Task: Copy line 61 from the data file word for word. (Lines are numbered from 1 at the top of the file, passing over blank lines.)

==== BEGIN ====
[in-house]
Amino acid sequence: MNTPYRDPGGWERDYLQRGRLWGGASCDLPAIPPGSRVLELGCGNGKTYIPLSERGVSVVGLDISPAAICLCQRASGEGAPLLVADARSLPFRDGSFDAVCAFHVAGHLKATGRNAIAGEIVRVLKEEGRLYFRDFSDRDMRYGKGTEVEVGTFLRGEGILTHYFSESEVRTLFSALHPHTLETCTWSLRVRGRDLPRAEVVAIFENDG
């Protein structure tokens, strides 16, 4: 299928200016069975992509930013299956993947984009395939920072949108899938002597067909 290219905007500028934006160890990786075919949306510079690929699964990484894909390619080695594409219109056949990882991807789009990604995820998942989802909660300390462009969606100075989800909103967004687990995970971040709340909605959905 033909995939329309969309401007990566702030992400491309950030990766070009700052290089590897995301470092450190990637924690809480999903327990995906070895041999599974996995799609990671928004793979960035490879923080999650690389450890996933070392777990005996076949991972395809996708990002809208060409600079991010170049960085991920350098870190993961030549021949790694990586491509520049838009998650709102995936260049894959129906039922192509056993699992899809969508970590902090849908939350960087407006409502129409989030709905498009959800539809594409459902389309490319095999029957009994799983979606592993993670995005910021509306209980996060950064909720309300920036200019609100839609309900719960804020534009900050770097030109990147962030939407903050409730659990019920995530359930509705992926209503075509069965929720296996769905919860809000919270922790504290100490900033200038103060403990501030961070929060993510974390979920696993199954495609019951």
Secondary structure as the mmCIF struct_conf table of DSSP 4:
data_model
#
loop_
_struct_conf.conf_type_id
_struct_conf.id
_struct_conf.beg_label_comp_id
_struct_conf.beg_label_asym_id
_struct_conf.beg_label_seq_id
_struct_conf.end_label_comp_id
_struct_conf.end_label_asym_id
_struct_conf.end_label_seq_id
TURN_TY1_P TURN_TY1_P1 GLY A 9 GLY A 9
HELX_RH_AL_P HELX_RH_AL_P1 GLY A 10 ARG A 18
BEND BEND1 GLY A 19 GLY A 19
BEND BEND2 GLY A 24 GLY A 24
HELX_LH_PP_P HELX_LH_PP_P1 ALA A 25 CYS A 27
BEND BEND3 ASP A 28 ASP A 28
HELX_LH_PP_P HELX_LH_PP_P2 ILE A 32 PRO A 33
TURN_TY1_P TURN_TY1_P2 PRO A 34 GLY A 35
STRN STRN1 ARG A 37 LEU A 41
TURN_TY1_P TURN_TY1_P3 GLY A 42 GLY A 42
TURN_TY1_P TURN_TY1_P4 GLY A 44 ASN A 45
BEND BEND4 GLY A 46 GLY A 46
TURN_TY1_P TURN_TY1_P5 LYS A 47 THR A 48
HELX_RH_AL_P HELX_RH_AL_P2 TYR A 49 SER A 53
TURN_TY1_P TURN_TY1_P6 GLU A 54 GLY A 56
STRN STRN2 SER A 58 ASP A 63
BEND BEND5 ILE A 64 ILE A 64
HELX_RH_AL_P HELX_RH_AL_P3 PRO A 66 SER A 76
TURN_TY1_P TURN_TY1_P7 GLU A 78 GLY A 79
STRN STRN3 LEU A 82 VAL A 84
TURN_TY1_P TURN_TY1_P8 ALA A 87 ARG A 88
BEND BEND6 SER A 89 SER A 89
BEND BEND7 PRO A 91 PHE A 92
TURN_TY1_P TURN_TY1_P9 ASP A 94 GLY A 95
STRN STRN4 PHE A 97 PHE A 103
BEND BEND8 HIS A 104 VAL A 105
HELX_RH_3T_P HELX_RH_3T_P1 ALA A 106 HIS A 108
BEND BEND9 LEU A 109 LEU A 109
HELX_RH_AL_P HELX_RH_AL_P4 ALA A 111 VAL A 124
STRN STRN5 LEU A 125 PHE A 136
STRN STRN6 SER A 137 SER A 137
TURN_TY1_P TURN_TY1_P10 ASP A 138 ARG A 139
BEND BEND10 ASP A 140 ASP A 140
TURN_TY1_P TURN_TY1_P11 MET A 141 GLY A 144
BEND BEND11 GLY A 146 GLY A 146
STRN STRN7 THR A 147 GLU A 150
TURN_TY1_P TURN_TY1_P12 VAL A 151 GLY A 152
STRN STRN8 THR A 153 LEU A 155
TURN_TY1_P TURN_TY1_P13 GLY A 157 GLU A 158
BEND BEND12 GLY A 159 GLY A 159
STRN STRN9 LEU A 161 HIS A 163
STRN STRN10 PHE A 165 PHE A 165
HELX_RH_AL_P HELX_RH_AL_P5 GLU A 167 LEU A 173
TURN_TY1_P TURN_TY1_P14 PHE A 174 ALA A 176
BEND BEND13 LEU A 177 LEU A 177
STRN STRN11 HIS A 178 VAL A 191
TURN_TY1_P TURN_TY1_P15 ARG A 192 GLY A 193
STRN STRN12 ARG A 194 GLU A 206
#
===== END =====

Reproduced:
STRN STRN11 HIS A 178 VAL A 191